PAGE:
NUI Galway Research Highlights Uncertainties Around the Benefits and Harms of Statins

Oct 17 2019 Posted: 10:20 IST

New article in The BMJ focuses on the use of statins amongst people at low risk of cardiovascular disease and the need for better data to help shared decision making

Findings from a five-year study on statin use led by Dr Paula Byrne and Dr John Cullinan, J.E. Cairnes School of Business & Economics at NUI Galway along with Professor Susan M Smith, RCSI, has been published today (17 October 2019) in the leading medical journal The BMJ.

Statins are among the most commonly used drugs in Ireland and the western world. While originally intended for those who have suffered prior cardiovascular disease, they are now commonly used by people with no prior disease to prevent cardiovascular disease in the future. This is called primary prevention. This new research highlights that eligibility for statins has expanded considerably over the past two decades and that clinical guidelines have gone from potentially recommending statin treatment in a small minority of older patients, to recommending treatment in a majority.

At present nearly two-thirds of Irish adults aged over 50 with no history of cardiovascular disease could now be eligible for statins, even though there are significant uncertainties regarding the benefits of these cholesterol-lowering drugs.

To date, most studies have not differentiated between the impact of statins in those with and without cardiovascular disease, which makes it difficult for doctors to support patients when making decisions about taking statins. This new research explores the deficiencies in the available evidence. It shows that considerable uncertainty remains about the benefits of their use for primary prevention of cardiovascular disease and that the effects of statins in certain groups, such as women and the elderly, may differ from effects in middle aged men. In addition, the absolute benefits from statins for low-risk patients can be very small and patients may consider that they do not justify taking a daily medication or the risk of adverse effects.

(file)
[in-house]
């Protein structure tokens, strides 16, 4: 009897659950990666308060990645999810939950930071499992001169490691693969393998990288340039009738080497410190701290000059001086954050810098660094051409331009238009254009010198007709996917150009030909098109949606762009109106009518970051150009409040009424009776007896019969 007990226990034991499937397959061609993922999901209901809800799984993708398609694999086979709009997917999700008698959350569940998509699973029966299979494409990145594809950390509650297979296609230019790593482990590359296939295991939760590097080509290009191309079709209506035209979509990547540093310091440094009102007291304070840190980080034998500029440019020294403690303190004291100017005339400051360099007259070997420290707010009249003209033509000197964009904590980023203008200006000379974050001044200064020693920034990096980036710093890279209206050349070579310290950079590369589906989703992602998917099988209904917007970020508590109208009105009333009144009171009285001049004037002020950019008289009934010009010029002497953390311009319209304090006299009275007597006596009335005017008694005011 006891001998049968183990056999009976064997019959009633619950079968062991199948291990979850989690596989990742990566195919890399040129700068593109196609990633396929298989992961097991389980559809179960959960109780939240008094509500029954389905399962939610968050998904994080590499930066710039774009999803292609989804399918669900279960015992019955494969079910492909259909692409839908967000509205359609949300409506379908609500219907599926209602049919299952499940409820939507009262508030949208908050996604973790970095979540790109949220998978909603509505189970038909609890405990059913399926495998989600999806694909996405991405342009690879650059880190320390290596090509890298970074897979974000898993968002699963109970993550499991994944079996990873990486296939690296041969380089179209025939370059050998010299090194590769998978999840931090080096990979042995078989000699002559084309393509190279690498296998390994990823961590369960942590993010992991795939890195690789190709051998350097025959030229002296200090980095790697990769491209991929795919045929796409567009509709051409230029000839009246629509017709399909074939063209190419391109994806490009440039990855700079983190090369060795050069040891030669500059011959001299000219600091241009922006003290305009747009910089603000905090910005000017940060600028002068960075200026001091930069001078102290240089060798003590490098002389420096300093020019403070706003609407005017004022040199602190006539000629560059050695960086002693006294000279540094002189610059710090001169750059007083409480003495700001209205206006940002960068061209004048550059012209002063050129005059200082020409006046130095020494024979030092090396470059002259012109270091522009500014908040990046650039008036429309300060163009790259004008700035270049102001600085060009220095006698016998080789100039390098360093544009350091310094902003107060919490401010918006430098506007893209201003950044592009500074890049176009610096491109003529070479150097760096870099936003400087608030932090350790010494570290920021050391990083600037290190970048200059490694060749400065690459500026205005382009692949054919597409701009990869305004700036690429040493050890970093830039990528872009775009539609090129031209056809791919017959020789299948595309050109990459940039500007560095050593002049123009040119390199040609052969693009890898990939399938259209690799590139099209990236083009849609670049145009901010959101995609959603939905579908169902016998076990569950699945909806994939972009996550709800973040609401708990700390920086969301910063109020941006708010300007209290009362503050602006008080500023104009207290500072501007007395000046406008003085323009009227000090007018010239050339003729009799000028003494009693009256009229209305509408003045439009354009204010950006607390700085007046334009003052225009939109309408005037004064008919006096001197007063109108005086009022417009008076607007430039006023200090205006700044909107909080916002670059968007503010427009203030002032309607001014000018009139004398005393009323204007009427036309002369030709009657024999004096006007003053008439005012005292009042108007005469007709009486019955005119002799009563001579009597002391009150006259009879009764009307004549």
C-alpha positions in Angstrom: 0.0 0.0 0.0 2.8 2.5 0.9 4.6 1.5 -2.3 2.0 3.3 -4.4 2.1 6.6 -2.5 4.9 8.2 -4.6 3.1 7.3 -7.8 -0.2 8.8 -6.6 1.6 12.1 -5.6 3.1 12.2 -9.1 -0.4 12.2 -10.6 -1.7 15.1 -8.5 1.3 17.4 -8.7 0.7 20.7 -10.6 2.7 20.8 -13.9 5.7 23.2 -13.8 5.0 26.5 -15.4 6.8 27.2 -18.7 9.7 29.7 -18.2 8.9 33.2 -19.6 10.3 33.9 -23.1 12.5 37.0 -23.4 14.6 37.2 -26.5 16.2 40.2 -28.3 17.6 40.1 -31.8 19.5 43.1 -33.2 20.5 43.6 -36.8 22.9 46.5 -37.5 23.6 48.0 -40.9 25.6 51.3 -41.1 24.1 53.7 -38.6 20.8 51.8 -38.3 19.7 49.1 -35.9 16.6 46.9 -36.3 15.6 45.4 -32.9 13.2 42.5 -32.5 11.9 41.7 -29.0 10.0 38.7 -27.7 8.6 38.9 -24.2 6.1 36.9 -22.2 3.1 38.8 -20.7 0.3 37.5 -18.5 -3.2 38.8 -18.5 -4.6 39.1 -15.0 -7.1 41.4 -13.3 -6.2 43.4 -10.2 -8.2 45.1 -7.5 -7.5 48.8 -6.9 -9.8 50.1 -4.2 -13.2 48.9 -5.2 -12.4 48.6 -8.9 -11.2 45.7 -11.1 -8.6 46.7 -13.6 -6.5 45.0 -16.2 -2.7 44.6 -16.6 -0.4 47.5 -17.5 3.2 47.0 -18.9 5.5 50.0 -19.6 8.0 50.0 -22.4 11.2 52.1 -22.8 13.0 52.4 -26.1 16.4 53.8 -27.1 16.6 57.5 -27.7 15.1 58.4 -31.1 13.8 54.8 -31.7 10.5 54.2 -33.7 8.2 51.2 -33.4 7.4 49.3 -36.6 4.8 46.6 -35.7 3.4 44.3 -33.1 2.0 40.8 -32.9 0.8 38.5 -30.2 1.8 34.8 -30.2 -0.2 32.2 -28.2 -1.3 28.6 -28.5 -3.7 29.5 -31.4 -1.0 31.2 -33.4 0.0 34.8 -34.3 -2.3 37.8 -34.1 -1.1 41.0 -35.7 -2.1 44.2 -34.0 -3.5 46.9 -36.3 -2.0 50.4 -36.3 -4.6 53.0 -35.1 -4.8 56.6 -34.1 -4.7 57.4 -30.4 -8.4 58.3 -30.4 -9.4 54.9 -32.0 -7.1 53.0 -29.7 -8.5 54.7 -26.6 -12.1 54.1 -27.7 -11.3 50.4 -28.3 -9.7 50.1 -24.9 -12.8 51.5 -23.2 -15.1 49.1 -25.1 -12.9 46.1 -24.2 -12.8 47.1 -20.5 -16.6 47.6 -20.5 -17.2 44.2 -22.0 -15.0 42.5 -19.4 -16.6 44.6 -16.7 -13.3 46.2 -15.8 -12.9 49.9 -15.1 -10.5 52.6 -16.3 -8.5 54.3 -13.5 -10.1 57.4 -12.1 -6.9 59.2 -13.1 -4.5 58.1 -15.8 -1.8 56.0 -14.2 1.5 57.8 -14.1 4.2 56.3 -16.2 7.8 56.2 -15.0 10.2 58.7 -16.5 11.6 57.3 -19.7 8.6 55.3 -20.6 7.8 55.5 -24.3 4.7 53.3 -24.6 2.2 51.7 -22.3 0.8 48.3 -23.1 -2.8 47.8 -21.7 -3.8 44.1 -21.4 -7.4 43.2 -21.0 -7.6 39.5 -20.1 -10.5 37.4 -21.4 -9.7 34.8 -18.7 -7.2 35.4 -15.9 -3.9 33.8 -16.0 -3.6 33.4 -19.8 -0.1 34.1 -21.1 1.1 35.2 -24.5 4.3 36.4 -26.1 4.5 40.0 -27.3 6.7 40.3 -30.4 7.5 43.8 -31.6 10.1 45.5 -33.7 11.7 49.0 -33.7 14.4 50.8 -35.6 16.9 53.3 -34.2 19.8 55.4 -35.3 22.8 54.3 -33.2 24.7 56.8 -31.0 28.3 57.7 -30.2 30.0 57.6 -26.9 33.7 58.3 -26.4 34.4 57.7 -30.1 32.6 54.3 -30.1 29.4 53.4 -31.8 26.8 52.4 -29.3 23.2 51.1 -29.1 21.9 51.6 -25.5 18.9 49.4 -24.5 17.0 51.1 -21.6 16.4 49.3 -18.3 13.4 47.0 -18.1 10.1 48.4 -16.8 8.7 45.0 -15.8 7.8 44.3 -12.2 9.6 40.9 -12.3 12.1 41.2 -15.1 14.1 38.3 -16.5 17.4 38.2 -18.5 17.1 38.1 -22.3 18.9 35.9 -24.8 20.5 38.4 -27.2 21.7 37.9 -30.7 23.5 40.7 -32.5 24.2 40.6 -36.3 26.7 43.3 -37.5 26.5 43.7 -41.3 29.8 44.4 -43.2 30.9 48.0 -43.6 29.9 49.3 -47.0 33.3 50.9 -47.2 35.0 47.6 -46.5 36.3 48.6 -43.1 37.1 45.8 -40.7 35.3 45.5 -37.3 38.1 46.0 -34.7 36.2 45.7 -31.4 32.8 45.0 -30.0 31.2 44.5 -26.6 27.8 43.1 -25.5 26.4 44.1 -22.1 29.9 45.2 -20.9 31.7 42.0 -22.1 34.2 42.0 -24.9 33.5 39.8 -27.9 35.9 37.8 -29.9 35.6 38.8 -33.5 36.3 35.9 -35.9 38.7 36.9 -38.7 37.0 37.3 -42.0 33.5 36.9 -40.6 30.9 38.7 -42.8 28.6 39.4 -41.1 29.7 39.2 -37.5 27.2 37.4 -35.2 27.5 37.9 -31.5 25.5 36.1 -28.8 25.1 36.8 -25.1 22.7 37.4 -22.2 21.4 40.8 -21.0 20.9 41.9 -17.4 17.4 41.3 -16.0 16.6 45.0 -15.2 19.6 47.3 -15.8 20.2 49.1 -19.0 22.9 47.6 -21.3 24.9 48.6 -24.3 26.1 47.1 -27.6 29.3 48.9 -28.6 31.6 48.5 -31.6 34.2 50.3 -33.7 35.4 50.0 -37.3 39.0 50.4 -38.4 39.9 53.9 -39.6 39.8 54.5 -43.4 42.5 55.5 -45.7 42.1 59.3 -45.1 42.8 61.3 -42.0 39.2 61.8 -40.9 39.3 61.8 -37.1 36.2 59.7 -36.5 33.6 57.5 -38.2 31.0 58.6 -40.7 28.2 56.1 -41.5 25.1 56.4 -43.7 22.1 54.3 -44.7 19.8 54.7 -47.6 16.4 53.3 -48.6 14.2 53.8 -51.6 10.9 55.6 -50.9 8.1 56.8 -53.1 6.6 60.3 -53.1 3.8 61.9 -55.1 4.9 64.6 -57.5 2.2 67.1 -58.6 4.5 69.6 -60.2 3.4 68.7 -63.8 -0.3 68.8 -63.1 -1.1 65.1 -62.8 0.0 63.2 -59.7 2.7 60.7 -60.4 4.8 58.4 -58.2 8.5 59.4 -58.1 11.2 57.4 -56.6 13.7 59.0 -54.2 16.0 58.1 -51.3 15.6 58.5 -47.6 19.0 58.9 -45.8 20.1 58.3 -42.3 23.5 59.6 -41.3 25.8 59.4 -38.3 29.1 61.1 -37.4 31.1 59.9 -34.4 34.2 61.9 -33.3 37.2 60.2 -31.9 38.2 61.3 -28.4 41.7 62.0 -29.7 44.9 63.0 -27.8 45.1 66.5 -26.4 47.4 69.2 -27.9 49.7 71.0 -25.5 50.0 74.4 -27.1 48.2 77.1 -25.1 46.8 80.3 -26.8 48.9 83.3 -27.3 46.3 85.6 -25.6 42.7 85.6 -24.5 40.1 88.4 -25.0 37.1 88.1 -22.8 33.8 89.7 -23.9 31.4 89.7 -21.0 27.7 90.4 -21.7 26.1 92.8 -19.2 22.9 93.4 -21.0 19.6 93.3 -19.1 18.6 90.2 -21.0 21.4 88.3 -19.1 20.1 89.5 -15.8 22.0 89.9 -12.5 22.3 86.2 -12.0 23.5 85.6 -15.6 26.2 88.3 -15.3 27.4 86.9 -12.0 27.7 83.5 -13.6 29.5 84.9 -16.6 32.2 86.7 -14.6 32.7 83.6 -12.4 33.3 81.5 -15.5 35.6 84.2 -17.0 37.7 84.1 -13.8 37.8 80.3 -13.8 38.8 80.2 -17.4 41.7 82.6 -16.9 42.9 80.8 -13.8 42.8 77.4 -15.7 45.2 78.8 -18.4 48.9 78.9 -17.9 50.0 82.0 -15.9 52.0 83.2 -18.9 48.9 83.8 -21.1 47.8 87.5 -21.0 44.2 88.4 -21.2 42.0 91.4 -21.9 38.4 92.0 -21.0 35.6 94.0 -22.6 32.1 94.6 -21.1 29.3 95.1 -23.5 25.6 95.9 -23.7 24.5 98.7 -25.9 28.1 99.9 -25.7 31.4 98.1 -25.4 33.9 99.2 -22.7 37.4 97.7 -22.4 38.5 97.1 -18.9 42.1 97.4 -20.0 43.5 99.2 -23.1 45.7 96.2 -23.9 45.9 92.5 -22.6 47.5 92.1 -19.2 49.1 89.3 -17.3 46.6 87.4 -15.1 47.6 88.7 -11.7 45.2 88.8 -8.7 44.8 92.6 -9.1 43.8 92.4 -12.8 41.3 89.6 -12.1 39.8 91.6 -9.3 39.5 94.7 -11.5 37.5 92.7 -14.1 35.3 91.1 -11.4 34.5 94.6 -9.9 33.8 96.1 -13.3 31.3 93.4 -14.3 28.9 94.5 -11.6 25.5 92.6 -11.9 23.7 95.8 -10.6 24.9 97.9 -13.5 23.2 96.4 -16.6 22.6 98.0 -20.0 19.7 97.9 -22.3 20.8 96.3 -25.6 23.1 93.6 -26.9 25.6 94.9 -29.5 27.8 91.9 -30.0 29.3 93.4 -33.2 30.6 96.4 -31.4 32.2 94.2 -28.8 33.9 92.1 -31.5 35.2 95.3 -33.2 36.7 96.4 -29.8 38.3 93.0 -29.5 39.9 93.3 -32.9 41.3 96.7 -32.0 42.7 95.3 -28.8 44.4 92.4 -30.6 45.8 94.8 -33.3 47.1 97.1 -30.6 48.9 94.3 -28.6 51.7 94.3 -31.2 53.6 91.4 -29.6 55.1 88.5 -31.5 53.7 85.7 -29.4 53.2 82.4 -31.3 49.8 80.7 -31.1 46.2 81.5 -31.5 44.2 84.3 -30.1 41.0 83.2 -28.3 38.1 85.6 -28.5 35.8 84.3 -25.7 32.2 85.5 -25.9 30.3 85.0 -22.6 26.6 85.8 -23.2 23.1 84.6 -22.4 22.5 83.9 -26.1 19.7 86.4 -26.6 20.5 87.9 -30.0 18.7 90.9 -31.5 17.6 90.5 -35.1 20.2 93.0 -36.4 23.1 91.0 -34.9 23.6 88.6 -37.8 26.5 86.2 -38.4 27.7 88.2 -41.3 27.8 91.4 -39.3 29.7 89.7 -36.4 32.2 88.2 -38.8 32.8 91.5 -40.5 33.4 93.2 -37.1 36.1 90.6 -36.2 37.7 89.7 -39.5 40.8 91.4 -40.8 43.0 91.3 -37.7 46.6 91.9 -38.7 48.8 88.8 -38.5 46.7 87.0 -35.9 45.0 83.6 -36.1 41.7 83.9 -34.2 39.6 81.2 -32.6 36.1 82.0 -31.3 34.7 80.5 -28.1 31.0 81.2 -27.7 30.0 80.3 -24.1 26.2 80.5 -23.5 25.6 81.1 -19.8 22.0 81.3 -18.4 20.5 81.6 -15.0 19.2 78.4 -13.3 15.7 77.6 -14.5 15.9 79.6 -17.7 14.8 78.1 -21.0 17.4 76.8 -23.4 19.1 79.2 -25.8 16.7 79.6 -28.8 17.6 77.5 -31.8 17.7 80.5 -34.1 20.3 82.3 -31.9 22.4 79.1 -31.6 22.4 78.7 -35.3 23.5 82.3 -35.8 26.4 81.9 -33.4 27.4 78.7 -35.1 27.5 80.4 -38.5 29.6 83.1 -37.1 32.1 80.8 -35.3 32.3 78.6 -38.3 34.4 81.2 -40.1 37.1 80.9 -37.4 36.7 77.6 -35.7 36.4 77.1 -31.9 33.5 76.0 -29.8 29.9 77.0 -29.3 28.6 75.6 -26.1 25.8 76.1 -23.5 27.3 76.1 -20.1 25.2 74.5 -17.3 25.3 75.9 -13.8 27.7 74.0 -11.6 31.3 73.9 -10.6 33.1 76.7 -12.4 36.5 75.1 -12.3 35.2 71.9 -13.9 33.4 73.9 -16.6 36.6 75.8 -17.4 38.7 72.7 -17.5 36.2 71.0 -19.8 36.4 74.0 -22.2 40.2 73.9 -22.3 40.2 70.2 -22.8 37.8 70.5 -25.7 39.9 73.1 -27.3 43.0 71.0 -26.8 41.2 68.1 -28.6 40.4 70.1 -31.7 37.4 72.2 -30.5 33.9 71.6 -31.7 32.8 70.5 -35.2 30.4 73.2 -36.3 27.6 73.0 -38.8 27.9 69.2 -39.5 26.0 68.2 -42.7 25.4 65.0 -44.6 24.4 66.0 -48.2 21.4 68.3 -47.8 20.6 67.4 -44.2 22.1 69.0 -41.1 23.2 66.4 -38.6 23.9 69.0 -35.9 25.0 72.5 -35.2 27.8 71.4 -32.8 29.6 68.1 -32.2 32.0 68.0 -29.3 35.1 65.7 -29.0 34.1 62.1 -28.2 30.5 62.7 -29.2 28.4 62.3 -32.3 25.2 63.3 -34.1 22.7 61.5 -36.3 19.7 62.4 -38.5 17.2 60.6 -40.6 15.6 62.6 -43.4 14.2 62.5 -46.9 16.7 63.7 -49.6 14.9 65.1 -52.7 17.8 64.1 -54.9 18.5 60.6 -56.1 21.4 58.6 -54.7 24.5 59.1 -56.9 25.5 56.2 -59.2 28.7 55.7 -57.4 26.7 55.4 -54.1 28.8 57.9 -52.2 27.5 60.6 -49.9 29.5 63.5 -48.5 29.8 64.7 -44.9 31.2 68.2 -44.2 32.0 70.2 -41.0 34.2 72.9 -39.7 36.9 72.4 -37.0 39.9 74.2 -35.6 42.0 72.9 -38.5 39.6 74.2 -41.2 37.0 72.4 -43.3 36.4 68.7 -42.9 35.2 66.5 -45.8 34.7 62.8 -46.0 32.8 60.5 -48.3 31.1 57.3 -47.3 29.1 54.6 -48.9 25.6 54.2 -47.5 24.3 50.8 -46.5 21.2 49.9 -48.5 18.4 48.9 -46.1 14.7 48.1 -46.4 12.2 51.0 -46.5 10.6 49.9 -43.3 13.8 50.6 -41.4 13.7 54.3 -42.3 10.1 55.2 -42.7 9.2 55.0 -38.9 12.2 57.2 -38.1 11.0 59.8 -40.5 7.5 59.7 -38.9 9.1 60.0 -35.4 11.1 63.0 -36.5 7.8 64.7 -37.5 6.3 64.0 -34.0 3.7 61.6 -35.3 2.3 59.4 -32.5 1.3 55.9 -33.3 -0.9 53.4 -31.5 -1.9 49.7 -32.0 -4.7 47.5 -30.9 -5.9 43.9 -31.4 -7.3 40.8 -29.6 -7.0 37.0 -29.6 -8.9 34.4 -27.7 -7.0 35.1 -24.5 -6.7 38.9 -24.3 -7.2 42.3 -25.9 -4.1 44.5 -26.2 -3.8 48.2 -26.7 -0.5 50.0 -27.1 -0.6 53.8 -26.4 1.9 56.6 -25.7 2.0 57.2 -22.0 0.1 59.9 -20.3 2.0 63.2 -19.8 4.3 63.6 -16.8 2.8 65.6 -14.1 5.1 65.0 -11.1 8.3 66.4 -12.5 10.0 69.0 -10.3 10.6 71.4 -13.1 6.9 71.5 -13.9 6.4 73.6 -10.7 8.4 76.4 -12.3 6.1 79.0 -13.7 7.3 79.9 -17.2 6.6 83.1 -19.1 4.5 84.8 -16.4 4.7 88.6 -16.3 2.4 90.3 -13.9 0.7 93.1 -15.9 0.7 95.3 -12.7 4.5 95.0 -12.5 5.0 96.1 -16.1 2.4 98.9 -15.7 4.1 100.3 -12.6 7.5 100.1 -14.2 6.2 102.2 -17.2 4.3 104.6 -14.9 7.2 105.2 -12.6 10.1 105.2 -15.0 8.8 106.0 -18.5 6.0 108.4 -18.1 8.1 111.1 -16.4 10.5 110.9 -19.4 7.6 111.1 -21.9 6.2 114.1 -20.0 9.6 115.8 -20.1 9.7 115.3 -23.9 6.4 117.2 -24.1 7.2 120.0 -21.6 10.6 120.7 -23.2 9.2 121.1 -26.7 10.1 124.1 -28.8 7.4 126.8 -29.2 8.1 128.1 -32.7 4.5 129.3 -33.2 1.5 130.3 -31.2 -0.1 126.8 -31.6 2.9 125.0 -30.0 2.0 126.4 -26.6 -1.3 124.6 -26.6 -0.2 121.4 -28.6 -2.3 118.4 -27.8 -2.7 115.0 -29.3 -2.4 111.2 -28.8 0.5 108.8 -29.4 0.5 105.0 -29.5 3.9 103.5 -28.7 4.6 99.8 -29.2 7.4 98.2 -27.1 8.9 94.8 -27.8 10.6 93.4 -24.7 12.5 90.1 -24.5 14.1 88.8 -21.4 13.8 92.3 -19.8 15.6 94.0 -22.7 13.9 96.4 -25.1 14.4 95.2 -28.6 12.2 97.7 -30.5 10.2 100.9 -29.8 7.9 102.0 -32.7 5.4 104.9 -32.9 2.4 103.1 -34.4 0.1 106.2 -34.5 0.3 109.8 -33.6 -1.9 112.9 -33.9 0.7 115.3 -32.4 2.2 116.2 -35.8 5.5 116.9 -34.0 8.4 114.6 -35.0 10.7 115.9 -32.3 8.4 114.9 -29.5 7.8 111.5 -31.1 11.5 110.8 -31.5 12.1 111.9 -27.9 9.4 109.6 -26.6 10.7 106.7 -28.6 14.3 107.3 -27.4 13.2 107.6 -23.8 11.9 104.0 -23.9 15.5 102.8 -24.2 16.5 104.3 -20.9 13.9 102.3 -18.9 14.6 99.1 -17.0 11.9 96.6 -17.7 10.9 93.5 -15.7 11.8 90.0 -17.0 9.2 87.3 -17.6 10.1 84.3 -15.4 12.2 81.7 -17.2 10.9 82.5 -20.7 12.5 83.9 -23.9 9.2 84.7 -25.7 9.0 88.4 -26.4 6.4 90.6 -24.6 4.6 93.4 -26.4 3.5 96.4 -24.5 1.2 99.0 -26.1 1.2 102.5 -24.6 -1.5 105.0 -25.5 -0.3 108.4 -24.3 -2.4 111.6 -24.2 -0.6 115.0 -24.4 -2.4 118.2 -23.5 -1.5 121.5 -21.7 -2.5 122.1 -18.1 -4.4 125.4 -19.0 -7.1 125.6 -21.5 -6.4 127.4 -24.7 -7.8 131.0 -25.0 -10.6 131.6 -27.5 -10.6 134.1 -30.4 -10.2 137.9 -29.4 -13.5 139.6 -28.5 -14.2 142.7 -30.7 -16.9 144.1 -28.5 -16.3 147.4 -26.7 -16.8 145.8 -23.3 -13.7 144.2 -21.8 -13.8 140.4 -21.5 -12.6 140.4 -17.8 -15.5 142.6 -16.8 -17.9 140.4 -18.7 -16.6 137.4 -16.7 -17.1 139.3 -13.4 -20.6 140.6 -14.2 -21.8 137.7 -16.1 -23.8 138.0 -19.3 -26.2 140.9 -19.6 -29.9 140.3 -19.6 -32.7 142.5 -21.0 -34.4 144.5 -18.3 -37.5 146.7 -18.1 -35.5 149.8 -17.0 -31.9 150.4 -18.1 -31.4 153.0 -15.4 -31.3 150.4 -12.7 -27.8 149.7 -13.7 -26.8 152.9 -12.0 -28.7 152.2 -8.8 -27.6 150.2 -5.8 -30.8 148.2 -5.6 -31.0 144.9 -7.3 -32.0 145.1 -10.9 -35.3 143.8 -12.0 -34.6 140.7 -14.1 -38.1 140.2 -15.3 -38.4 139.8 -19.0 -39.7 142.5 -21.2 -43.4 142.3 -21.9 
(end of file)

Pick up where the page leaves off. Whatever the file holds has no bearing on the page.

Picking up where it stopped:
Overall the research shows that for lower risk categories, many people may need to be treated to prevent one serious cardiovascular event. In addition, the authors highlight that much of the data on the side effects of statins remain unavailable for independent analysis. The authors call for better data on both the benefits and harms of statins, in particular for low-risk populations, in order to better facilitate shared decision making.

Lead author Dr Paula Byrne, SPHeRE Researcher, J.E. Cairnes School of Business & Economics, NUI Galway, said: “Some patients may achieve very small reductions in risk of cardiovascular disease by taking statins. As a result, the individual patient and their doctor need to consider if these reductions justify taking a medication daily and the risk of side effects. From a societal perspective, we need to ask whether or not statin use in such low-risk people represents value for money in the health sector.”

Co-author Dr John Cullinan, Senior Lecturer in Economics, J.E. Cairnes School of Business & Economics, NUI Galway, said: “In the context of overstretched healthcare budgets, the concept of overuse of medicines and low-value care should become integral to policymaking and reimbursement. We have highlighted one area of drug spending that warrants more careful consideration and would urge those responsible for the implementation of health policy and Sláintecare to seriously consider and deal with areas of potentially wasteful spending.”

Co-author Professor Susan M Smith, RCSI, said: Given the on-going debate on the appropriateness of statin use in primary prevention, it is significant that the evidence to support this use is so limited, particularly for women. Doctors need more evidence on the benefits and harms of statins in low-risk individuals to support shared decision making with patients.”

To read the full study in The BMJ, visit: and


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